Hungarian, Israeli Officials in Talks Over Controversial Holocaust Museum Set to Open in Budapest

Hungary’s Jewish community fears the museum will be used as political tool to distort the country’s historic role in Holocaust

Hungarian Prime Minister Viktor Orban is welcomed by Israeli Prime Minister Benjamin Netanyahu in Jerusalem, July 19, 2018.
Debbie Hill,AP

Israel and Hungary are holding talks on the content of a controversial Holocaust museum, the House of Fates, scheduled to open in Budapest next year.

The opening of the museum, which was initiated and funded by the Hungarian government, is to mark the 75th anniversary of the Nazis’ deportations of Hungarian Jewry with the cooperation of the Hungarian authorities, which led to the murders of half a million people.

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Representatives of Hungarian Prime Minister Viktor Orban are scheduled to meet Thursday with senior Israeli officials from the national security staff in the Prime Minister’s Office, rather than with the Foreign Ministry officials responsible for the issue. The arrival of the Hungarian delegation was first reported by Channel 10 News.

The museum is causing conflicts within the Hungarian Jewish community, which fears that it will serve as a political tool to distort Hungary’s true historic role in the Holocaust. While the funding for the museum is coming from the government, the museum’s owner is the United Hungarian Jewish Congregation, known as EMIH, a small group headed by Chabad Rabbi Shlomo Koves.

One of the museum’s biggest critics is the president of the large and long-established Hungarian Jewish Federation, Andras Heisler, who is in Israel this week for unrelated reasons. He and his colleagues fear that the museum might gloss over or minimize Hungary’s involvement in the Holocaust, distort history and be exploited by the right-wing nationalist Hungarian government. Israel’s Foreign Ministry, which has been excluded from the talks, has a similar concern.

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The Prime Minister’s Office said, “The Hungarians want to create a consensus regarding the museum’s narrative as a condition for its opening. […] Israel and other bodies involved in the issue are awaiting the Hungarians’ updated approach in an effort to achieve the desired consensus.”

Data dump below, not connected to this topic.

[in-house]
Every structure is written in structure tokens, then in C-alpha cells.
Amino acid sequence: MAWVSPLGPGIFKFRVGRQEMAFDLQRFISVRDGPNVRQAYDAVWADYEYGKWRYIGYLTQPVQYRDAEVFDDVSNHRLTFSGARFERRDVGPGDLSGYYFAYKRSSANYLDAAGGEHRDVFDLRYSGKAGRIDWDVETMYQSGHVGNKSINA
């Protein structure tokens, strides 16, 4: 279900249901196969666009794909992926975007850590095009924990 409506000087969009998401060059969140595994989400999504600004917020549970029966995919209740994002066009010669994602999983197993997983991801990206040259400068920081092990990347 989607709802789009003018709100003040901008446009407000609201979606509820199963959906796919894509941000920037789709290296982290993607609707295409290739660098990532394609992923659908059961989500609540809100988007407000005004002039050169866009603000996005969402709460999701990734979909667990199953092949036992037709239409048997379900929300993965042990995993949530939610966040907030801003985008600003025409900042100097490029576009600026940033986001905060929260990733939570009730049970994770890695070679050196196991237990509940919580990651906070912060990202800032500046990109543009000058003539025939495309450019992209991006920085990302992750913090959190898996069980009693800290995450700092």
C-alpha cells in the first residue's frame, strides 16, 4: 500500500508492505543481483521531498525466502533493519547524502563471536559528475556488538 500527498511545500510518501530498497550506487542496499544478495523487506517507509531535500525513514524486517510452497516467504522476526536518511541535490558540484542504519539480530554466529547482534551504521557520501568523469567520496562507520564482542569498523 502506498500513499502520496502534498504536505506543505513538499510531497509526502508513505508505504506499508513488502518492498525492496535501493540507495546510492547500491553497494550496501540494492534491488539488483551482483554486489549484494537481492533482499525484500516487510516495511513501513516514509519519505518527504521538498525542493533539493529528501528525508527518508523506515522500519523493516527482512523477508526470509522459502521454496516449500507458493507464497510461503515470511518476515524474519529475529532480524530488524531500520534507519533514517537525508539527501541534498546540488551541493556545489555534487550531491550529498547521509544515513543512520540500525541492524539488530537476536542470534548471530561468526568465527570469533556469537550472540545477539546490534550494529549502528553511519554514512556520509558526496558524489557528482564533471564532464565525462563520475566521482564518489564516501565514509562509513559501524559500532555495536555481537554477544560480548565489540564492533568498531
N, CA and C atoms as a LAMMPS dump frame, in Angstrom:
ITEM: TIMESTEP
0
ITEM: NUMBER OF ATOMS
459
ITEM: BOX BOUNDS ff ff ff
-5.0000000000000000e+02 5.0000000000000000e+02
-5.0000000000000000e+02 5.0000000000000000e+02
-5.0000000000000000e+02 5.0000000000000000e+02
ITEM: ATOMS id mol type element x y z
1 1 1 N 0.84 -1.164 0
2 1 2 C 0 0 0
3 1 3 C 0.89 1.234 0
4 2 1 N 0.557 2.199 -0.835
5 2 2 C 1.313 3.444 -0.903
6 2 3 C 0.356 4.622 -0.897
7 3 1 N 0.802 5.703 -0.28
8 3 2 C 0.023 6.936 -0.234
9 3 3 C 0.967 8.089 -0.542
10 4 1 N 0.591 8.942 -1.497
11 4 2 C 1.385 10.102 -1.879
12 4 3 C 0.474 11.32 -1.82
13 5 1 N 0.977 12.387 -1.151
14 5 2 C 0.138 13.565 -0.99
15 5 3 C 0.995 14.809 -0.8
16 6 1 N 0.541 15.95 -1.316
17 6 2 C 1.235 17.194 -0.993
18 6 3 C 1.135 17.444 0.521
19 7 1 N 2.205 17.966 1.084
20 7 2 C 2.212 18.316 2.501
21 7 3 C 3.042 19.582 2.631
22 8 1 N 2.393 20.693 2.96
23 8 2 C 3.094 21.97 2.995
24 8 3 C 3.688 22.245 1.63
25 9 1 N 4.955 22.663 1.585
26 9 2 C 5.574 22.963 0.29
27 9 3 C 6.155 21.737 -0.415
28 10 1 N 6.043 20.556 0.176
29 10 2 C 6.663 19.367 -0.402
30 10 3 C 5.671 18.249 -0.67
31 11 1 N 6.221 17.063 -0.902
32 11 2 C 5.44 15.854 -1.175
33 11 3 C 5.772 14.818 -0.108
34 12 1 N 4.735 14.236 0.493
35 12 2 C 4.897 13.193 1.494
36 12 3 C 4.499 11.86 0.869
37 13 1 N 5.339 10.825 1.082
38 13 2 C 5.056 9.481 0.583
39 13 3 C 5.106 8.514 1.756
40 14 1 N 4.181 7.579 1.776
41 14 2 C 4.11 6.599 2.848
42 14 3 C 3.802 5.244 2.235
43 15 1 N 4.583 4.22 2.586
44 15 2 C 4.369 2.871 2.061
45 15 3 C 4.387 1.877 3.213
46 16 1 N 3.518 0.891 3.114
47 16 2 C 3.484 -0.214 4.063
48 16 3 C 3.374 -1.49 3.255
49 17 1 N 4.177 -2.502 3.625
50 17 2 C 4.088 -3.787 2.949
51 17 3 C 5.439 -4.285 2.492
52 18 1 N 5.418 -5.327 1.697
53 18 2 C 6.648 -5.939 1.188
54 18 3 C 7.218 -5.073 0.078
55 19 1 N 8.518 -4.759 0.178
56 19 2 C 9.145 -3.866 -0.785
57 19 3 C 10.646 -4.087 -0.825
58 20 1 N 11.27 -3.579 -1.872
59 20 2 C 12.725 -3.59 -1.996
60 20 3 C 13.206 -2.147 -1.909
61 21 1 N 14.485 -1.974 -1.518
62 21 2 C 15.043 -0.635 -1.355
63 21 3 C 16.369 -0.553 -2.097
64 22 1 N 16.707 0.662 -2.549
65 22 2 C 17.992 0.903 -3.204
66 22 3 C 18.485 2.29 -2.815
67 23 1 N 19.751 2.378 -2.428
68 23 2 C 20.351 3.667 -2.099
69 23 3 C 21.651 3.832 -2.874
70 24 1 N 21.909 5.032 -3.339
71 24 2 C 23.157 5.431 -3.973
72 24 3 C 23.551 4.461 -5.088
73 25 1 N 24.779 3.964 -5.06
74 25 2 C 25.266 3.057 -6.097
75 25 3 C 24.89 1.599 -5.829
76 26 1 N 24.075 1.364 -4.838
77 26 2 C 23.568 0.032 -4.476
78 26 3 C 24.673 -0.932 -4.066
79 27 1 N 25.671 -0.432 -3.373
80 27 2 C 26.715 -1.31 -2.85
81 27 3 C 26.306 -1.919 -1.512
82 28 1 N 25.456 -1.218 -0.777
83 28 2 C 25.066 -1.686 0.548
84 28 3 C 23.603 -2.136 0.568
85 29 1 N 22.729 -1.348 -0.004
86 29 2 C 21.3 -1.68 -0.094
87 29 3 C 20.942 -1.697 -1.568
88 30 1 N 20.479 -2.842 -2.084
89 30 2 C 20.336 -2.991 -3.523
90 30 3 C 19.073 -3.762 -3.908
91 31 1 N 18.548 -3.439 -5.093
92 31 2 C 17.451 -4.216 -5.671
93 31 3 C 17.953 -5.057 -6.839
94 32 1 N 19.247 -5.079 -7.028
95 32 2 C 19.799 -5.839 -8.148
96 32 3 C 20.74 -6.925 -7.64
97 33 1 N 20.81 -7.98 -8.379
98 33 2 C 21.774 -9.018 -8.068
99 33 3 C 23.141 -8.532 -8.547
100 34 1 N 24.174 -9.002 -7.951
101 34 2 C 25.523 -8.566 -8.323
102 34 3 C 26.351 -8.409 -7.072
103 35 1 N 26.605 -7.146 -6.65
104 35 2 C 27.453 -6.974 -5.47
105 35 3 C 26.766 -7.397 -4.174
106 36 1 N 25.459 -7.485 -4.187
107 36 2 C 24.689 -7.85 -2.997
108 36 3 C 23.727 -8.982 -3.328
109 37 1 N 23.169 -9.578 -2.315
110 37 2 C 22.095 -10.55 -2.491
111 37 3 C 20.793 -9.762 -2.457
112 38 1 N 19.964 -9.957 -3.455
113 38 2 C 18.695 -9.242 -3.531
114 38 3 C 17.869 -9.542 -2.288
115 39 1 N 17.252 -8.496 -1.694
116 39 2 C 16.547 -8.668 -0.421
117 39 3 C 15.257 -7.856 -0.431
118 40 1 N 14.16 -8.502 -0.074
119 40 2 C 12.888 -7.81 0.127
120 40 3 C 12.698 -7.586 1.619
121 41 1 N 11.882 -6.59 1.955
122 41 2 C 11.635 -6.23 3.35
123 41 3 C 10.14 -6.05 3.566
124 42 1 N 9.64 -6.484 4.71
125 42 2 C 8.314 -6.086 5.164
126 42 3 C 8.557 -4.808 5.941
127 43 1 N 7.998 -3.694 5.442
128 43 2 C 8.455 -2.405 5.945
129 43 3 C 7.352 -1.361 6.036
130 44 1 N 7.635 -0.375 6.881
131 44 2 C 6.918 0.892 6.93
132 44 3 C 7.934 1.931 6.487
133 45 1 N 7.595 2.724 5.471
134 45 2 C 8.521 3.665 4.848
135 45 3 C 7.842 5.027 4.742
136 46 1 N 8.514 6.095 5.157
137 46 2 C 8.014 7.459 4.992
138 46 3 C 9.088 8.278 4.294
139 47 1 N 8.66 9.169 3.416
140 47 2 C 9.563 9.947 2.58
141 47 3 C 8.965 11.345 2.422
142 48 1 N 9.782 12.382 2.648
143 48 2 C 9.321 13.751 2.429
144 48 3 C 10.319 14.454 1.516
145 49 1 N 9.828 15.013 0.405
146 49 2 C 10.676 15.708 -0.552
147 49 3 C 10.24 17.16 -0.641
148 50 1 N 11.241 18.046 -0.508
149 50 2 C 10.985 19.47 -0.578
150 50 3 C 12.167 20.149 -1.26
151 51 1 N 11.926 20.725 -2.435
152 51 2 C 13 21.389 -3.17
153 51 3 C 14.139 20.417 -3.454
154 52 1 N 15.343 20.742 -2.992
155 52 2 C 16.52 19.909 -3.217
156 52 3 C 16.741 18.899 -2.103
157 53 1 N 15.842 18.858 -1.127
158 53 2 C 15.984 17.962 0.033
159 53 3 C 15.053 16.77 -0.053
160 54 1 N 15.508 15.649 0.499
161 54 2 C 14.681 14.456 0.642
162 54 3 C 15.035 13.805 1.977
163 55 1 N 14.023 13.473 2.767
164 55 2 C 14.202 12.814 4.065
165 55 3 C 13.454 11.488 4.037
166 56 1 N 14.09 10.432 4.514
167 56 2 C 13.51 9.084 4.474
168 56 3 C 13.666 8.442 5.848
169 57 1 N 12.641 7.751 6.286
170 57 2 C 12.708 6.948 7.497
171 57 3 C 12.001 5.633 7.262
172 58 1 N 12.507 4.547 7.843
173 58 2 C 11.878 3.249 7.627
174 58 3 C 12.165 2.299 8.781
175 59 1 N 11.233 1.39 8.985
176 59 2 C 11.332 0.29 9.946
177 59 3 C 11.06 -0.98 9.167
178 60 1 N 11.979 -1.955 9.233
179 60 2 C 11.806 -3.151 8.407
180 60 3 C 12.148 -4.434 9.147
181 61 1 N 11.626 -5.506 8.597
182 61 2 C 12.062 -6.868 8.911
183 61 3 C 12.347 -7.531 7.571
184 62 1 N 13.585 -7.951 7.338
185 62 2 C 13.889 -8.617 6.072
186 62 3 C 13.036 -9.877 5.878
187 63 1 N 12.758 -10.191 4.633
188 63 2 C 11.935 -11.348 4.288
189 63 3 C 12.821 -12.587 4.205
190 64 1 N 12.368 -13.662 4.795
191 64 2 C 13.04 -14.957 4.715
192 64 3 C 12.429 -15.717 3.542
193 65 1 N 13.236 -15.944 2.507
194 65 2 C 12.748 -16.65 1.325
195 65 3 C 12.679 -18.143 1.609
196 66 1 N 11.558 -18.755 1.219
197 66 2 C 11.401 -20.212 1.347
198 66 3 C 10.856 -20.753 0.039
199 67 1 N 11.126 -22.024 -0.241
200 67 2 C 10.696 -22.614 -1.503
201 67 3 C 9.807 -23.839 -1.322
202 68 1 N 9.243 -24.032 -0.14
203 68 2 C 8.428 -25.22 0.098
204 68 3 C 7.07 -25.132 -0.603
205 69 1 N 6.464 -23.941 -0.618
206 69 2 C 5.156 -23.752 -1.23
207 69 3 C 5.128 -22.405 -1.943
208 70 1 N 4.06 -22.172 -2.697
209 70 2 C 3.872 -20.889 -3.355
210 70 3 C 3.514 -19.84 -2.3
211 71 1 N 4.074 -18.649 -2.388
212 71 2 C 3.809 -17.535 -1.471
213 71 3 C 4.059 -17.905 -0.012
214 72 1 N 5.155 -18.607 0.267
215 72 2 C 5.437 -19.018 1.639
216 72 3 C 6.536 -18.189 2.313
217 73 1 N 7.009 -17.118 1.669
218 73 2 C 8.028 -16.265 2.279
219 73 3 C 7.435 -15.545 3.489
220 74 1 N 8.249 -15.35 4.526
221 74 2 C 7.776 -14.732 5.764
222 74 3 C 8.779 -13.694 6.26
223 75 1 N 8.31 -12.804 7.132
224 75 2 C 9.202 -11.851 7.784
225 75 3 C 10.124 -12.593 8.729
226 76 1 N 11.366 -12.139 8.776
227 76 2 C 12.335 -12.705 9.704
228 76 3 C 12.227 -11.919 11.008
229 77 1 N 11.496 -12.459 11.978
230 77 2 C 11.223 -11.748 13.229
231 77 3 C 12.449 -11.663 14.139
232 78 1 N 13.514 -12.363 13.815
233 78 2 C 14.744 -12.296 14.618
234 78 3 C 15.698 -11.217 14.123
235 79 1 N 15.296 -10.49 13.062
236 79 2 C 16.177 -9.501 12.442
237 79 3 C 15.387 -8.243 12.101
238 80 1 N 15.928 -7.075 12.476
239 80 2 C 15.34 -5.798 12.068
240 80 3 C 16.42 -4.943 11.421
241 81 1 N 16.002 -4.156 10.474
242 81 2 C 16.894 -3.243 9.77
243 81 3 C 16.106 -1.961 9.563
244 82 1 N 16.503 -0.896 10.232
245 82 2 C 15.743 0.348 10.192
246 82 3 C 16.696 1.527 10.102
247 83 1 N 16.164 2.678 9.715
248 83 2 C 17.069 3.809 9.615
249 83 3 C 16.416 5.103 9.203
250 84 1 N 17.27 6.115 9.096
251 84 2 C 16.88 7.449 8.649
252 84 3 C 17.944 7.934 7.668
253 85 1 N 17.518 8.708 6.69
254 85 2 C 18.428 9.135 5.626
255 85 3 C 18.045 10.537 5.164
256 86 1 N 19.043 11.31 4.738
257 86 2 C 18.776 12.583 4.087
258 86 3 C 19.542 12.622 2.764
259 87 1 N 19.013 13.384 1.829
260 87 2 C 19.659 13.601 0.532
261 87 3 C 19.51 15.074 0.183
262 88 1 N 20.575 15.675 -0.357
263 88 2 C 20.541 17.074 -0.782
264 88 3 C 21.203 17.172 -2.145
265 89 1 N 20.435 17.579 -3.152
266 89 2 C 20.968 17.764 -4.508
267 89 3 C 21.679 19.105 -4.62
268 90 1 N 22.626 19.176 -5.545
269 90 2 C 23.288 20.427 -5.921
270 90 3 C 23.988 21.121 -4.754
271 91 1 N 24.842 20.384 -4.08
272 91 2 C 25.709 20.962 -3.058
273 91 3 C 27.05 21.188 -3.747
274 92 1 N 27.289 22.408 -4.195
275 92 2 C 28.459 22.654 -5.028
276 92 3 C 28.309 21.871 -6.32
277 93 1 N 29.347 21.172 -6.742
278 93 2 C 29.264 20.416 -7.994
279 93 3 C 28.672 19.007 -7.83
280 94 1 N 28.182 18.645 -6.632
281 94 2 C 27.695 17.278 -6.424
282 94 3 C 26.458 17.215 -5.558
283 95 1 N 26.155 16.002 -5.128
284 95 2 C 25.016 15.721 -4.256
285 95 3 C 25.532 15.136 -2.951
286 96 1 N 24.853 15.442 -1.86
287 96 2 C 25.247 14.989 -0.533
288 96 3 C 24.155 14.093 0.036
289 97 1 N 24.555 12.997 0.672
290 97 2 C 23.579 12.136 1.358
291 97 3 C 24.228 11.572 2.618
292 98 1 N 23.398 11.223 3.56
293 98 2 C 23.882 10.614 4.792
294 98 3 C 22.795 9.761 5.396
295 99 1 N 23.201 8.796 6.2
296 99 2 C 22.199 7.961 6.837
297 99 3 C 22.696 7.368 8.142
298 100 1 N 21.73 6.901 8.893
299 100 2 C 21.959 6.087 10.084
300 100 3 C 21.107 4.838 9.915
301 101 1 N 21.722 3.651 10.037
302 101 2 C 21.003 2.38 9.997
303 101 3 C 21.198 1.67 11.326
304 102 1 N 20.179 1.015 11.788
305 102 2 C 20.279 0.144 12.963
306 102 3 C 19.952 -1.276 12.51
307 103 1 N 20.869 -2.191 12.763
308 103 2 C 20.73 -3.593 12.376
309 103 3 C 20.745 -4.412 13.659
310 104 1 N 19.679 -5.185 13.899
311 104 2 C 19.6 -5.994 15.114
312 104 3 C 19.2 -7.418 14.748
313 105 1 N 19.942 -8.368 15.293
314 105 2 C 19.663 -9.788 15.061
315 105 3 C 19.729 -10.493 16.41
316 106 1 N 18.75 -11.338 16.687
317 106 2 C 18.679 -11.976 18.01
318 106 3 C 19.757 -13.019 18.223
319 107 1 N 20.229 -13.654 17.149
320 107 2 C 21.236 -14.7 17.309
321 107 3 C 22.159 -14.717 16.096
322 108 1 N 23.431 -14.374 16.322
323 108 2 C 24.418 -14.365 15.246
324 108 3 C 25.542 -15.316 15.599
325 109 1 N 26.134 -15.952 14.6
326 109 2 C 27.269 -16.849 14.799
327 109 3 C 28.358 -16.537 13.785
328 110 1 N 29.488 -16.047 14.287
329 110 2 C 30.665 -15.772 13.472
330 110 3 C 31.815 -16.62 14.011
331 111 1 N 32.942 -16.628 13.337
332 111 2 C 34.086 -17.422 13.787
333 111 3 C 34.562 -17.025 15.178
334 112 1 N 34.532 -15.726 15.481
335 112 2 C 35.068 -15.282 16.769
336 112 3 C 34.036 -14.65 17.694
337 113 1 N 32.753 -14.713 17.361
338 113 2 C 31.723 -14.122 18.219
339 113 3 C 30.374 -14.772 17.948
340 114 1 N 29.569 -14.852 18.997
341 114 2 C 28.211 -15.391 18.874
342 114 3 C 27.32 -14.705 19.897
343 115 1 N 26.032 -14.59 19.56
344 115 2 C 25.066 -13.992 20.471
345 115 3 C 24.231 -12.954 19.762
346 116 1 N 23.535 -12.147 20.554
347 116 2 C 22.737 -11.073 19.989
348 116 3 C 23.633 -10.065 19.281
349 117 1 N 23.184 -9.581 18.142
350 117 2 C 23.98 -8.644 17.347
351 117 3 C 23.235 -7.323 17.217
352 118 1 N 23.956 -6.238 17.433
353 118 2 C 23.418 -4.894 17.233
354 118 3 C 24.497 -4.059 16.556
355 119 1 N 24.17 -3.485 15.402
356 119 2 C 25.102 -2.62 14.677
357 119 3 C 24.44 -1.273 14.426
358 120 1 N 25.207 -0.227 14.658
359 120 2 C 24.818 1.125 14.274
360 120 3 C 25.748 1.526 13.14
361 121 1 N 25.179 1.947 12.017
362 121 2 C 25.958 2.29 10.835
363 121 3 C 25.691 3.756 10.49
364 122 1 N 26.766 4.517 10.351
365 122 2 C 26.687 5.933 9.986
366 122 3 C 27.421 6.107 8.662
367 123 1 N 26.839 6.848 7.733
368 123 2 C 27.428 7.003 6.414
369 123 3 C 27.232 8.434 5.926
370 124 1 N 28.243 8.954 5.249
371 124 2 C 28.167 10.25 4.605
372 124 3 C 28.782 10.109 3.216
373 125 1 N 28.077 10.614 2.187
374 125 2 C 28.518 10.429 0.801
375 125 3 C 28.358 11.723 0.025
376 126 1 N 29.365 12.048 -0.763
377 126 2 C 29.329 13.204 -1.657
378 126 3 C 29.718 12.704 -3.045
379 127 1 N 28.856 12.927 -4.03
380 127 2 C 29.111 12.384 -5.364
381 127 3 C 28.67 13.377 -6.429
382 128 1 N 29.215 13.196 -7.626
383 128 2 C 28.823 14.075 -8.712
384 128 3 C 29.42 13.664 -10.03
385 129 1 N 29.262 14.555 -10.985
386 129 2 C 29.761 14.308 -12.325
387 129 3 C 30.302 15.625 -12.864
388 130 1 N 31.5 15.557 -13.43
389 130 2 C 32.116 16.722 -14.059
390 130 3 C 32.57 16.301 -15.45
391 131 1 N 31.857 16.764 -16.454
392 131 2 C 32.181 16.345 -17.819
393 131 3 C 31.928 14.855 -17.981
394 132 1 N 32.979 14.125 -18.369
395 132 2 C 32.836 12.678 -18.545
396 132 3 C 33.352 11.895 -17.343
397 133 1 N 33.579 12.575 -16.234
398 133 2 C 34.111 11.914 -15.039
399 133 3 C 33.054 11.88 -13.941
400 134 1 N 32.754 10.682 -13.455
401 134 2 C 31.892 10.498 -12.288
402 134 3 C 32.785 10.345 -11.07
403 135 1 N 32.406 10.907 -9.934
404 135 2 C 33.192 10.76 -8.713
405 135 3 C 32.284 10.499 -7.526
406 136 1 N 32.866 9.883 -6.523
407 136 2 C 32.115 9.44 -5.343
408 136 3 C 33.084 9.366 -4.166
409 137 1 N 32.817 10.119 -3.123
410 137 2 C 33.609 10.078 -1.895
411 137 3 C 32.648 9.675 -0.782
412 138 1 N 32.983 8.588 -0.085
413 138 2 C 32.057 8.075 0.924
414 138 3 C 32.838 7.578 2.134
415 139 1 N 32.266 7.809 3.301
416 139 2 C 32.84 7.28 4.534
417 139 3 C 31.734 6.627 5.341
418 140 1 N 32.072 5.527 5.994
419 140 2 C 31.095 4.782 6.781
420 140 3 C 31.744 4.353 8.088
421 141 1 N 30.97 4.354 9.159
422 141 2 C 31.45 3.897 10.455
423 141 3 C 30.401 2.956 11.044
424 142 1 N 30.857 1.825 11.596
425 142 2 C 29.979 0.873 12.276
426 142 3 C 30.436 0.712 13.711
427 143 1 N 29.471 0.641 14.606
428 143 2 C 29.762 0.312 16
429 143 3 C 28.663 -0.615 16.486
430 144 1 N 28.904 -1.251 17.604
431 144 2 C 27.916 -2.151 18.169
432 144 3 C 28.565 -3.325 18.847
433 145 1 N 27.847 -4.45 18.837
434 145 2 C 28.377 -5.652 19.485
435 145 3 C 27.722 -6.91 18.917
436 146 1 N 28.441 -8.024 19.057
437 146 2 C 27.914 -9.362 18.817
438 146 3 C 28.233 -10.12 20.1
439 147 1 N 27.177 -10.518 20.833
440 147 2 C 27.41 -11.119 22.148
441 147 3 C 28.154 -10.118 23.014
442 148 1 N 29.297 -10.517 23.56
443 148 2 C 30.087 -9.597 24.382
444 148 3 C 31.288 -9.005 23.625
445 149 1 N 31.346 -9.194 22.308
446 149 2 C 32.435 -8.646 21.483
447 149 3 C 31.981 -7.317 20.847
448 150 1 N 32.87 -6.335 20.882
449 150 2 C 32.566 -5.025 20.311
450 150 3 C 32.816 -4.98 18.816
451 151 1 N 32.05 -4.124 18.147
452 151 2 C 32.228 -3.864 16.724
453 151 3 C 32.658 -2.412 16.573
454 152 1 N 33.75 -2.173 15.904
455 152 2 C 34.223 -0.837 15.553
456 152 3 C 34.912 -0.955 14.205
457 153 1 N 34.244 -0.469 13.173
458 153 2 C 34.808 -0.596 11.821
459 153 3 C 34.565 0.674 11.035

Supporters of the Hungarian government note that Orban has recognized his country’s role in the persecution of Jews during the Holocaust and does not whitewash the issue. Last year, at the end of his meeting with Prime Minister Benjamin Netanyahu in Budapest, Orban said he recognized his country’s crimes against Jews during the Holocaust and stressed that his government would protect Hungary’s Jewish community and fight anti-Semitism.

“We have a difficult history behind us. Previous Hungarian governments committed errors and even sins when they did not defend their Jewish citizens [...] The Hungarian government did not take this position during World War II and instead of defending the Jewish citizens it cooperated with the Nazis, and this was a sin,” Orban said.

But the concerns of those who oppose the museum intensified after the controversial joint statement on the Holocaust signed by Netanyahu and his Polish counterpart, Mateusz Morawiecki, last summer. That was an effort by the two to end a diplomatic crisis surrounding the Polish Holocaust law, which threatened to imprison anyone who accused the Polish people of culpability in the Holocaust. But the agreement was heavily criticized by leading historians and by Yad Vashem, which said the agreement adopted the Polish narrative, which minimizes the role of the Poles in Nazi crimes and magnifies their role in saving Jews, to the point of “historical distortions” that “contradict the existing and accepted historical knowledge in this field.”